By Imaduddin Ahmed
When considering investment in an infrastructure project, responsible investors or donors would ask: what is the need? What are the financial, social and environmental costs? What are the risks and the unknowns? Is the project likely to yield higher costs than benefits? Is the project the best option to address the need?
Pakistan’s judiciary and government have called upon Pakistanis to invest in the Diamer-Basha and Mohmand Dam Fund, and yet they have insufficiently addressed these questions.
The Supreme Court’s online appeal is not accompanied by a feasibility study. From the outside looking in, this is a red flag.
The court explained the need in uploads to its website related to Petition 57 of 2016: a) Pakistan faces an issue of water scarcity, and b) it sees water reservoirs as essential to the survival of Pakistan’s people and economy.
The Pakistan Council for Research in Water Resources corroborates the former claim. The argument for reservoirs rests on the premise that insufficient storage capacity causes water shortages. These assumptions merit scrutiny.
Is it necessary to target water storage capacity when water can be used more efficiently? Agriculture accounts for more than 95 per cent of Pakistan’s water consumption, and it is being used sub-optimally.
For a start, distribution losses can be as high as two-thirds along unlined watercourses. These can be curbed with lining at a fraction of the cost. Secondly, Pakistan’s portfolio of crops needs to be rethought.
The government should incentivise a shift away from water-intensive crops towards drought-resistant strains and species.
If optimizing water use is insufficient on its own to solve Pakistan’s looming water crisis and additional storage is needed, would construction of the Diamer-Basha and Mohmand dams be the best way of addressing that need?
What would be the shortfall if existing dams were desilted, maintained and rehabilitated? What would be the shortfall of capacity needed if instead of mega dams, smaller dams, with their smaller risks and costs, were built? Savvy impact investors would need these questions answered in a publicly available feasibility study.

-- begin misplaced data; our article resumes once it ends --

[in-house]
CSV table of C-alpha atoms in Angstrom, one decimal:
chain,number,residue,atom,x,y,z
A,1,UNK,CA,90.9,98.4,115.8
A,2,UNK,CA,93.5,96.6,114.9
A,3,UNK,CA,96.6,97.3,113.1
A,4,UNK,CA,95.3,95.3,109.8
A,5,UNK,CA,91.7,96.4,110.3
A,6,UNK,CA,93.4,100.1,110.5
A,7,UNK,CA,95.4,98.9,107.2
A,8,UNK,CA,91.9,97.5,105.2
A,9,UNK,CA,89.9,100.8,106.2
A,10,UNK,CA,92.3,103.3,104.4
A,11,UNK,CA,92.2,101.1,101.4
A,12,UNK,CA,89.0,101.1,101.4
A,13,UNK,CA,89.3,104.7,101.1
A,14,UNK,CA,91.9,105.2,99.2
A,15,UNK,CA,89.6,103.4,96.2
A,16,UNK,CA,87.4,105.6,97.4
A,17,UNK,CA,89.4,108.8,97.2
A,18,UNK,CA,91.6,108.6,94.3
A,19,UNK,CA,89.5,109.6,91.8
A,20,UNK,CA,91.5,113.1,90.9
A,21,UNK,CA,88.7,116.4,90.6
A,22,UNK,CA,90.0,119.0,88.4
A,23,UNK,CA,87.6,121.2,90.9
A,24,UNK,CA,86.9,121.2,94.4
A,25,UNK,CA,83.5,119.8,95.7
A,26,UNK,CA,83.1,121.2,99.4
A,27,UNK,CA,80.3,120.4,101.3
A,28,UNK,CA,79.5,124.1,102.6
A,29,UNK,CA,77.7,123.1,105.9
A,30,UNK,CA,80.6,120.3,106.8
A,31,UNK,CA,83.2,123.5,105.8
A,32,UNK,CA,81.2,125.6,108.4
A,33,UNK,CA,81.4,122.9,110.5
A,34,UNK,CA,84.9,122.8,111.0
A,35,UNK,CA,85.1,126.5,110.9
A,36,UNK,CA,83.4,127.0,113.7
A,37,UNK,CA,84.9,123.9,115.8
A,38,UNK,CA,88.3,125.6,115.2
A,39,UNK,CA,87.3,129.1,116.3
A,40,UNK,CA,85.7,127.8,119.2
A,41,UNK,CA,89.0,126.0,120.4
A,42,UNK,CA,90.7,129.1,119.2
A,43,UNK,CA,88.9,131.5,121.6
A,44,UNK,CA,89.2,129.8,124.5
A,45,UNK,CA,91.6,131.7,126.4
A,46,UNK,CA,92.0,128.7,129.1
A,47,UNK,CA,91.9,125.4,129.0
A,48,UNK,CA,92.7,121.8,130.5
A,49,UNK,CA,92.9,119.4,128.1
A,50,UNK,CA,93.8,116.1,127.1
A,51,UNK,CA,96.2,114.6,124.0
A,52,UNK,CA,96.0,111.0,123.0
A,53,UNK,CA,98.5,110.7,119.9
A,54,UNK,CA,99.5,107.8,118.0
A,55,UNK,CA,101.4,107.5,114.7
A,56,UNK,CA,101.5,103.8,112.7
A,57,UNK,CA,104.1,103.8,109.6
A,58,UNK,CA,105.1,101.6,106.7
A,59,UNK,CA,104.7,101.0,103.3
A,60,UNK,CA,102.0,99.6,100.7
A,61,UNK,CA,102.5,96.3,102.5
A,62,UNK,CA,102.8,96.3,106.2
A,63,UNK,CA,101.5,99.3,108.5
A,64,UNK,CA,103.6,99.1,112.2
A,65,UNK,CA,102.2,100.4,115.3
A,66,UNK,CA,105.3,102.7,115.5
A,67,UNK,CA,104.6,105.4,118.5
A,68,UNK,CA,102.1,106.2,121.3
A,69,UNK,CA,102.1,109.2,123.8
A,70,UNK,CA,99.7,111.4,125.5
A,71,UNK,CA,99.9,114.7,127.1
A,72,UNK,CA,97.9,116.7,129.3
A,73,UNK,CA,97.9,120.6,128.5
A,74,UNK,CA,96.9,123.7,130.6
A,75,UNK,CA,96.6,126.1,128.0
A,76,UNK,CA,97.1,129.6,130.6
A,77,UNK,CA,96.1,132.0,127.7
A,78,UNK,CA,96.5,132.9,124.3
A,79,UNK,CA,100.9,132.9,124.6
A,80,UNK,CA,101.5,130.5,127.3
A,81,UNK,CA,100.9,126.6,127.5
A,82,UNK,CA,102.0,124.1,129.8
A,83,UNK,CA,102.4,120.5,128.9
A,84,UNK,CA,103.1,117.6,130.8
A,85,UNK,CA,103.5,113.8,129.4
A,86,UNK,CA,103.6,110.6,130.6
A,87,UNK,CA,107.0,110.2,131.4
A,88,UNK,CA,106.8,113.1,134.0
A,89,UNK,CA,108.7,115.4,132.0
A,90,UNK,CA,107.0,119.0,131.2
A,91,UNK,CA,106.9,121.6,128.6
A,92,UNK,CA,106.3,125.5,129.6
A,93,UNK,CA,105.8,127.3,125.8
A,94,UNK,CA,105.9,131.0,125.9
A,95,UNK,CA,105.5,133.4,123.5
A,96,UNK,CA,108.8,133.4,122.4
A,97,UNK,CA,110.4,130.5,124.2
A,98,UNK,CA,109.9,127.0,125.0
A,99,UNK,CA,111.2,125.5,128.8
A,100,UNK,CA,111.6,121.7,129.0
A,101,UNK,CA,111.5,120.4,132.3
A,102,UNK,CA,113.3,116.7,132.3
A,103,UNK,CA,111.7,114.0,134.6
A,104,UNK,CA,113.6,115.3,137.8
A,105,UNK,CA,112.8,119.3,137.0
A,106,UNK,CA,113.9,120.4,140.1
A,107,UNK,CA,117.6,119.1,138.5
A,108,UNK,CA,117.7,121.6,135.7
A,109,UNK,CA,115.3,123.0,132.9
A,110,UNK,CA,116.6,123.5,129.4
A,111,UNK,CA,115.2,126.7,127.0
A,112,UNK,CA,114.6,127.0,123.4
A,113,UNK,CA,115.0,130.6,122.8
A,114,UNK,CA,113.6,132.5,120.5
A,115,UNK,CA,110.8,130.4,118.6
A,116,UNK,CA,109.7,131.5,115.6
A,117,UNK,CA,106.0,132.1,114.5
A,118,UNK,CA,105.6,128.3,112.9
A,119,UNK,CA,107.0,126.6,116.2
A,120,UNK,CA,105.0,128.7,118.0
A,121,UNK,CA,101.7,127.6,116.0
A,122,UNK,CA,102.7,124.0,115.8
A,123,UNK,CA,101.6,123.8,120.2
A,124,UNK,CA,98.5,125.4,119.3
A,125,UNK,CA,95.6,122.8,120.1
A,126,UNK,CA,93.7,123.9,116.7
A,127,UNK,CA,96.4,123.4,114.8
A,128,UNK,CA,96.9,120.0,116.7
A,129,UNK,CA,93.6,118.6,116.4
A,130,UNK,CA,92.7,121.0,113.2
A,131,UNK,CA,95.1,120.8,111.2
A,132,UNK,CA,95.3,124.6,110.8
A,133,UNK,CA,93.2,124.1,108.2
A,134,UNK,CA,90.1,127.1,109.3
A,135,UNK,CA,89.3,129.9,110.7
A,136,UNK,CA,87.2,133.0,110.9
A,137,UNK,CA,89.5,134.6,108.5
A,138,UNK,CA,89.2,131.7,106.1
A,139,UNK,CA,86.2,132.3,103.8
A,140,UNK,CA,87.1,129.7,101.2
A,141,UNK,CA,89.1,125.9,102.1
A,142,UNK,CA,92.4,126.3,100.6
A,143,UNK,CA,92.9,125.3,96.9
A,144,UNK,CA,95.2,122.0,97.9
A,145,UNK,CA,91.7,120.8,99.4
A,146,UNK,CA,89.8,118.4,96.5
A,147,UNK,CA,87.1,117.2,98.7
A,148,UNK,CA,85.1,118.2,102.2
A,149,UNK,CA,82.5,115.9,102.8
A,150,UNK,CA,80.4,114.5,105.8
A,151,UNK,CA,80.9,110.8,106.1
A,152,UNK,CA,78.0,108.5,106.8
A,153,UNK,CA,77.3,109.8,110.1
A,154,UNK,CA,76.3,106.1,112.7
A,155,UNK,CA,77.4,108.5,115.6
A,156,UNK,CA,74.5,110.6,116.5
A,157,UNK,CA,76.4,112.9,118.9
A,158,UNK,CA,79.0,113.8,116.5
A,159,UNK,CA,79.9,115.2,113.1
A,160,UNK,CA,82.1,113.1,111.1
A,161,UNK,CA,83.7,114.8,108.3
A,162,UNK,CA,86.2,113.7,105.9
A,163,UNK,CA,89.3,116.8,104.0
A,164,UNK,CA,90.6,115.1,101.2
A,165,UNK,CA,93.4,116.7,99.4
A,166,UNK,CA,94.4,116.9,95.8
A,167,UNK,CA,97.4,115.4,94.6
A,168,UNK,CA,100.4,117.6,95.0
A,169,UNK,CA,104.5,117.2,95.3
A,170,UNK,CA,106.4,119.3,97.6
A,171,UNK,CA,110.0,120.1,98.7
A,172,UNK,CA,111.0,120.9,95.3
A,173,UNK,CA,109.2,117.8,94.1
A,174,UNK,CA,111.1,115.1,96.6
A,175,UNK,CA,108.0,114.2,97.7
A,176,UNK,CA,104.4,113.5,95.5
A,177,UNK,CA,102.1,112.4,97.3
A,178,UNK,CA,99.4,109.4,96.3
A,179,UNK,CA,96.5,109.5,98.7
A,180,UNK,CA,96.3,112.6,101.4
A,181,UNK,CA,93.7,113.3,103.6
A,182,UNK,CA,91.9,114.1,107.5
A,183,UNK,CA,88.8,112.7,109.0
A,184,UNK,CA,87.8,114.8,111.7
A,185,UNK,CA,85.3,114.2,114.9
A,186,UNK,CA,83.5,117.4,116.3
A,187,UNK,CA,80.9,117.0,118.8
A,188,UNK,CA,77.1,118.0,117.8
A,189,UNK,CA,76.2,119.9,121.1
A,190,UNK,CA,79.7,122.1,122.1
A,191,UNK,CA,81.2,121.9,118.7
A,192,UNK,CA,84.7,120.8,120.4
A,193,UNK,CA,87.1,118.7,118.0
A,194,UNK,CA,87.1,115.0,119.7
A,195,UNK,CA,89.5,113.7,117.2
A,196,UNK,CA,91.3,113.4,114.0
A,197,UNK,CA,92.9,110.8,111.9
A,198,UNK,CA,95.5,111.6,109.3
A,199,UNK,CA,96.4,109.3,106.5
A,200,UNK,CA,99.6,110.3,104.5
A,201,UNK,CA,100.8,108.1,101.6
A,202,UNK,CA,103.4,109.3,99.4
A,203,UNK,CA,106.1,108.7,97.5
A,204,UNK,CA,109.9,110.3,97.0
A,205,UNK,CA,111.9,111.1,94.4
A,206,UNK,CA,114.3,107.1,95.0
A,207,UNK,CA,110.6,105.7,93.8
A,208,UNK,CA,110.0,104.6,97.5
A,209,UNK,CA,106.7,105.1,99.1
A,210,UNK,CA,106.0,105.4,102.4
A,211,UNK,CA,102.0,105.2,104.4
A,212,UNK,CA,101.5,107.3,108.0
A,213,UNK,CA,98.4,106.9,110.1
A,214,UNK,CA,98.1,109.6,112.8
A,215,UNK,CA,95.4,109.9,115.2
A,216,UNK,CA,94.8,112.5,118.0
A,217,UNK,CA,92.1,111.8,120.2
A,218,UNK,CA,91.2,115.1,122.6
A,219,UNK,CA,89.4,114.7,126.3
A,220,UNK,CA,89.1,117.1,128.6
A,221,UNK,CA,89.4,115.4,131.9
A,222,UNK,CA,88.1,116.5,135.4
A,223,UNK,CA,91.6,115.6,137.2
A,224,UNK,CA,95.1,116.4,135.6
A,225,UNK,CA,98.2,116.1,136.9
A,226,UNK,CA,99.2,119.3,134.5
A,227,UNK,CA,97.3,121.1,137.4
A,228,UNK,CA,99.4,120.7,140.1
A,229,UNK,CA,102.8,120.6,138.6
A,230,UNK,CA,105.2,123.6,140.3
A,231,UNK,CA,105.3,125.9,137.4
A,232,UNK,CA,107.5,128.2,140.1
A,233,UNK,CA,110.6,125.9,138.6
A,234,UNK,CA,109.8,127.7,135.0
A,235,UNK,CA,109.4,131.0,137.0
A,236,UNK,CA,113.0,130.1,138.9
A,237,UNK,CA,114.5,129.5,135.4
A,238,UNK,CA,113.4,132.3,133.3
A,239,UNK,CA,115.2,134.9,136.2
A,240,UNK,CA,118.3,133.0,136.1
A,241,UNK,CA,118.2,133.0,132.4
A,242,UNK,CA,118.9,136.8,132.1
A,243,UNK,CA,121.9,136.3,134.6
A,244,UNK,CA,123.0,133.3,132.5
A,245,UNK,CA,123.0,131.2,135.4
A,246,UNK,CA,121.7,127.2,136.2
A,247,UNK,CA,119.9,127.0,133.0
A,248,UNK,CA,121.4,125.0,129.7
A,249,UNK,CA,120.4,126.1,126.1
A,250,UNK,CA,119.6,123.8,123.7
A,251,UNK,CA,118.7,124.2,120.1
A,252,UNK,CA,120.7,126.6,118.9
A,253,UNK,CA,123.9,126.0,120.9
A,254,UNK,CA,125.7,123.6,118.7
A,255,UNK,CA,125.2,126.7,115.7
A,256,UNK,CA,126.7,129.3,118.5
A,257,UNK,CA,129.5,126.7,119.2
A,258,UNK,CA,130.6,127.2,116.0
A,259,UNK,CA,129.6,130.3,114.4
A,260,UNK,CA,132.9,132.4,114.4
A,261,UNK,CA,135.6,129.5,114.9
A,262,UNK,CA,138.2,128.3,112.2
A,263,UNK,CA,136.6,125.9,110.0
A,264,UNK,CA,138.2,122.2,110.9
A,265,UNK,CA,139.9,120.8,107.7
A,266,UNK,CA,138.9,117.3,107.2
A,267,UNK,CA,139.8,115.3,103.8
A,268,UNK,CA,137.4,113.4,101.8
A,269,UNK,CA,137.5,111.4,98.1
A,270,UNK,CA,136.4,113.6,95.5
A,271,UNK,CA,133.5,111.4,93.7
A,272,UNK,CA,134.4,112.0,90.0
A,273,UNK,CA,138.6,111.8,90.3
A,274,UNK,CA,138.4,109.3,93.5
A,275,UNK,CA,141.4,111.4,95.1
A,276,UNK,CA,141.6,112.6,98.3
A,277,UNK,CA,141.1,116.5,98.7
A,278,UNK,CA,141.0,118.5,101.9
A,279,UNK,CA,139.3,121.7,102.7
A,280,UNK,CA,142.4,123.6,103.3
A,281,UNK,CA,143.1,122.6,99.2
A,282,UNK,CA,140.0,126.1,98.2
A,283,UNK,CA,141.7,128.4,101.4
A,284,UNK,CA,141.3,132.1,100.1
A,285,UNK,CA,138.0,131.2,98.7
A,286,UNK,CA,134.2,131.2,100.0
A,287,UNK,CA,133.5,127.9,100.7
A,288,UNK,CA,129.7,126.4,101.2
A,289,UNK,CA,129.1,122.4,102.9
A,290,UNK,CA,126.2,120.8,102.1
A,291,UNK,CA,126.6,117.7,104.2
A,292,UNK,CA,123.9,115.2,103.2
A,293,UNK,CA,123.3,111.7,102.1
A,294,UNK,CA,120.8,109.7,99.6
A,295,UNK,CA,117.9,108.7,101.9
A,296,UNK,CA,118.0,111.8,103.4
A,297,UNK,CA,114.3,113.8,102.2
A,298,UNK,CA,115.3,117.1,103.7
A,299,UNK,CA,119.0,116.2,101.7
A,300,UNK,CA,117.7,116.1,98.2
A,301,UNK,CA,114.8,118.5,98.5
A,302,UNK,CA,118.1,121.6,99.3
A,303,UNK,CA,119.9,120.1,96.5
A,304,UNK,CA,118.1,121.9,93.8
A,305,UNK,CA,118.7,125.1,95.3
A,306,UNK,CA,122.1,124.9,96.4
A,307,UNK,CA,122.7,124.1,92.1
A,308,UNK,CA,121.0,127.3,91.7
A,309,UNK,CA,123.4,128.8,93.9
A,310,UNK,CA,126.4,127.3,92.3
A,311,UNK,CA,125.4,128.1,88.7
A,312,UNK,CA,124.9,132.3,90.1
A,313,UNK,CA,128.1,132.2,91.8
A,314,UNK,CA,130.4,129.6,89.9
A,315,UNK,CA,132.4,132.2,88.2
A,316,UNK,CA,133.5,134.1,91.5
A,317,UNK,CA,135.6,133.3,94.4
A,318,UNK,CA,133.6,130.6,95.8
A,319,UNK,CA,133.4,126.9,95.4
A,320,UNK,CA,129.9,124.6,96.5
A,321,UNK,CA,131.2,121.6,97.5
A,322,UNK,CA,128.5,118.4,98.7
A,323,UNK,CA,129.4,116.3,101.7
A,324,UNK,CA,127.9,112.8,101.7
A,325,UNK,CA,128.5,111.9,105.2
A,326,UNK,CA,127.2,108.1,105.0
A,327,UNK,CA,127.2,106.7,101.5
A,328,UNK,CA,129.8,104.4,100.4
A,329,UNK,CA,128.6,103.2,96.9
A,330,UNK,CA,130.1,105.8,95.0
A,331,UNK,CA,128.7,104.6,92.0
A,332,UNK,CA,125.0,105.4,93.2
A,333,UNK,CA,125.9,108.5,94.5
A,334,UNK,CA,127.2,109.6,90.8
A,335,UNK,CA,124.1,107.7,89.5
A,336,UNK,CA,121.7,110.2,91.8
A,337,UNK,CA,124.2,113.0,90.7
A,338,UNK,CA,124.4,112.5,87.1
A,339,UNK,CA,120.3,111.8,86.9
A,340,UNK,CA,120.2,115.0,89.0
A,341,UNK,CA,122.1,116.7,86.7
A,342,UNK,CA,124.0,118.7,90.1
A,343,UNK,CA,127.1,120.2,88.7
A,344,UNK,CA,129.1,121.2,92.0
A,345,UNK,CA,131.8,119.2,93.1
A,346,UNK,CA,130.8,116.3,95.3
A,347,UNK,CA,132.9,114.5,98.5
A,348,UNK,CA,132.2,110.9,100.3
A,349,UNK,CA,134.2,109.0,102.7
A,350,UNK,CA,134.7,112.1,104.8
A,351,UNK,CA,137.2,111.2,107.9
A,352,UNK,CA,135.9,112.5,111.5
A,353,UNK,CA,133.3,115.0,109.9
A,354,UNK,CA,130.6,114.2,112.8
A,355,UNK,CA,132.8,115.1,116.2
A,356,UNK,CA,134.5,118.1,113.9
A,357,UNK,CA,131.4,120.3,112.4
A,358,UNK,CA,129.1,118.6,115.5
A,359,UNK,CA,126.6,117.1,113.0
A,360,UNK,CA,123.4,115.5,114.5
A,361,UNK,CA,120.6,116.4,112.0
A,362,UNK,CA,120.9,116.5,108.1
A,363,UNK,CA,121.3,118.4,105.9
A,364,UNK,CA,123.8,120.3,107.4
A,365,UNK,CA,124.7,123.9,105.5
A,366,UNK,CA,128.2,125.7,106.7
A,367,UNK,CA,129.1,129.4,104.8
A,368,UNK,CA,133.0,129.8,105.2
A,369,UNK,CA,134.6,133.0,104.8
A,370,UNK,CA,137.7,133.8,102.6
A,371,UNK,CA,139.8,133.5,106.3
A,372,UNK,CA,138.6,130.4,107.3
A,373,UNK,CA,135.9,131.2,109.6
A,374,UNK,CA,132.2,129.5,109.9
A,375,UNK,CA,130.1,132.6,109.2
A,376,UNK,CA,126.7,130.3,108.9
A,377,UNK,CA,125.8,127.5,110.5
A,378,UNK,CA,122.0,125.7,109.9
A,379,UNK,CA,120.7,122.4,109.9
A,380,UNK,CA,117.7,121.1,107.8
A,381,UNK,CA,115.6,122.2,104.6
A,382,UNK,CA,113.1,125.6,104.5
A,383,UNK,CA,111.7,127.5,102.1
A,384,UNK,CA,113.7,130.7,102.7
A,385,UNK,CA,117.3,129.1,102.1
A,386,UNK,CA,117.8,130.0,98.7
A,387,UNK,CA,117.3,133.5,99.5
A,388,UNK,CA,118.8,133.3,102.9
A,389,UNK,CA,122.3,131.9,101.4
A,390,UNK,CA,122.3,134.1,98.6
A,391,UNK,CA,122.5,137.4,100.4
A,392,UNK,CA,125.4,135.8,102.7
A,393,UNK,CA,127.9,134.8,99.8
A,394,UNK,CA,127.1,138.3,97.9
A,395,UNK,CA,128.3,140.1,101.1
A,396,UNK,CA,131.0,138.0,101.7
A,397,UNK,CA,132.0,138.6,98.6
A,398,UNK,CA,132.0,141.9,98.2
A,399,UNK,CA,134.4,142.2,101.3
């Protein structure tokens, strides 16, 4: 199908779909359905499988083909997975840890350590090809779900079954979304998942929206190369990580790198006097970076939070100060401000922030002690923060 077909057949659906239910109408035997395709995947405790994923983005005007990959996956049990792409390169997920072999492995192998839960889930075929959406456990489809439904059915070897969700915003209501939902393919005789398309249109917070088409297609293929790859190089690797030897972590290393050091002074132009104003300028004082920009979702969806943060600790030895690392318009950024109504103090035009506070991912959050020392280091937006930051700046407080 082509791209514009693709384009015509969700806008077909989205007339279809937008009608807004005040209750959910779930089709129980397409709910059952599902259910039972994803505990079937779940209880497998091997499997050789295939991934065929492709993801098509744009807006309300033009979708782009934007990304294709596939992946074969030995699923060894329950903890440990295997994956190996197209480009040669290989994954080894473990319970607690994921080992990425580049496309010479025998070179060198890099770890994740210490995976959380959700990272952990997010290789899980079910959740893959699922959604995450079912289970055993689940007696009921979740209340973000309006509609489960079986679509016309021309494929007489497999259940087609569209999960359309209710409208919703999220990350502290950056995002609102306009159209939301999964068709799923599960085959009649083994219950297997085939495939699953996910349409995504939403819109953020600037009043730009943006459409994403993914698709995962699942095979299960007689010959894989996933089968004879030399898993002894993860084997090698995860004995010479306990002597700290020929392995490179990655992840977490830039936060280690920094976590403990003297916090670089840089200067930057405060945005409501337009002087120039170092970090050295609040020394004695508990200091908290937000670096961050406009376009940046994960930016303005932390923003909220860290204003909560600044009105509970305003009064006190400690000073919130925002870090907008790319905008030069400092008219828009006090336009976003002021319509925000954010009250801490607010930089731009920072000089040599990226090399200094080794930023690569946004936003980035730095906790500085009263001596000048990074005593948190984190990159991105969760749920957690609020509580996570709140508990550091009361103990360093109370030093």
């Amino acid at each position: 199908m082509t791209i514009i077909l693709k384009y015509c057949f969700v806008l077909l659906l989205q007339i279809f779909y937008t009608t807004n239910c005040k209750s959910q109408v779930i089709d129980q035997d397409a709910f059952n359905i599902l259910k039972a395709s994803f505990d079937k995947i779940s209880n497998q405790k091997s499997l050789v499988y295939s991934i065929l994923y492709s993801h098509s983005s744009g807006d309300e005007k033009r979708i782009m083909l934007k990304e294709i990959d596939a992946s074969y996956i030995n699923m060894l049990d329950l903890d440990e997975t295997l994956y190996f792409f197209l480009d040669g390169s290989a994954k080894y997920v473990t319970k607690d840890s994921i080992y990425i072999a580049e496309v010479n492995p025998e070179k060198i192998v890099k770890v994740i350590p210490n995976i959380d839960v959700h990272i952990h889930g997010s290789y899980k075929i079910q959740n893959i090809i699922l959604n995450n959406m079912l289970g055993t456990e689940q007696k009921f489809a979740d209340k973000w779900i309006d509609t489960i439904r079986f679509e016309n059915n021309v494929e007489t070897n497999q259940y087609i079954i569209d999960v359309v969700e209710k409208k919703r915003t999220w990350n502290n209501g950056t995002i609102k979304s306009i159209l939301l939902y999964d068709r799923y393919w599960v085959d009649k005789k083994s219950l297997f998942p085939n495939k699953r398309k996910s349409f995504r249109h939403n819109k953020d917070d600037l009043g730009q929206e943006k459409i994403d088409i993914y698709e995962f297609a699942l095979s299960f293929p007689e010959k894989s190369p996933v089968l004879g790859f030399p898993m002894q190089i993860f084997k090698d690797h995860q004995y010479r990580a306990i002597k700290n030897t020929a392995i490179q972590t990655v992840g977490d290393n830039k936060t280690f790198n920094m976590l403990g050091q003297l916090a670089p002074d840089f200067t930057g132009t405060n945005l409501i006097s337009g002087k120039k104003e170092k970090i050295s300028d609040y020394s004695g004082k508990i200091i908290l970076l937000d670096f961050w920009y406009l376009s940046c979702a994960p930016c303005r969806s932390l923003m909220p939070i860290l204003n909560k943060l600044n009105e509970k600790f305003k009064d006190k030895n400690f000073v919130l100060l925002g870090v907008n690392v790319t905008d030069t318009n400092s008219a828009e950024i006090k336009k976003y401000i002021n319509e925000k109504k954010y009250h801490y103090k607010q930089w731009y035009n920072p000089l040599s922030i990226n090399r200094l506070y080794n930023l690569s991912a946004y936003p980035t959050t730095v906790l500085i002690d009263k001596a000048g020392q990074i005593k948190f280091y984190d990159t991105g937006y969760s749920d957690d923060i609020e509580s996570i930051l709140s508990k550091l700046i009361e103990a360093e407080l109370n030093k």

Among the social costs of the Diamer-Basha dam foreseen by Wapda in 2011 in a document once made available online were the dislocation of over 30,000 people, the submersion of over 2,500 acres of agricultural land and the loss of many of the 33,000 prehistoric rock carvings that cannot be relocated.
As a remedy to the social costs, nine model villages with amenities were envisioned for the displaced, and selected rock carvings would be moved to a museum in Chilas. Environmental costs were not mentioned.
For these, in the absence of a published feasibility study, we turn to Engineer Bashir Malik’s opinion published in The Nation in 2012.
Described by King’s College geographer Daanish Mustafa as a former adviser to the World Bank and UN and “one of the most ardent supporters of dam-building in Pakistan”, Malik first distinguished Diamer-Basha from Tarbela and Kalabagh as “not a natural site for a storage dam”.
He then proceeded to illustrate the seismic risks that the roller-compacted concrete Daimer-Basha dam would face as well as cause. The dam would be “vulnerable to cracks and leakage”.
A serious risk factor, Malik wrote, is reservoir-induced seismicity due to the immense weight of water stored behind the unprecedentedly high dam in the middle of an earthquake zone.
The dam, in other words, could trigger tremors. “India’s Koyna dam induced [a] magnitude 6.4 earthquake killing 180 people in 1967 […]”, while the Zipingpu mega dam may have been responsible for triggering a 7.9 magnitude earthquake in China in 2008, which killed 80,000 people.
Professor of Geological Sciences Shemin Ge of the University of Colorado Boulder and her co-authors have suggested the same. Greater than any other financial, economic or social cost is the chance that the Diamer-Basha dam, by virtue of being a mega dam in an earthquake zone, could cause loss of life on a catastrophic scale.
If the Diamer-Basha dam were the miracle that it would have to be to justify all the risks and costs, why would CPEC or development banks not finance it? Could it be that they read the feasibility studies?
Mega projects are inherently political, according to Andrew Edkins, UCL professor of the management of complex projects. Harvard international development professor Lant Pritchett predicts that policy advocates withhold information about a project’s effectiveness when they believe this information would deter support; they instead use emotive rhetoric to hoodwink prospective supporters.
One cannot doubt the sincerity of the new government or the judiciary. One does wonder, however, at the politics of the policy advocates. Pakistanis should demand answers to hard questions before they part with their money.
Published in Dawn, October 7th, 2018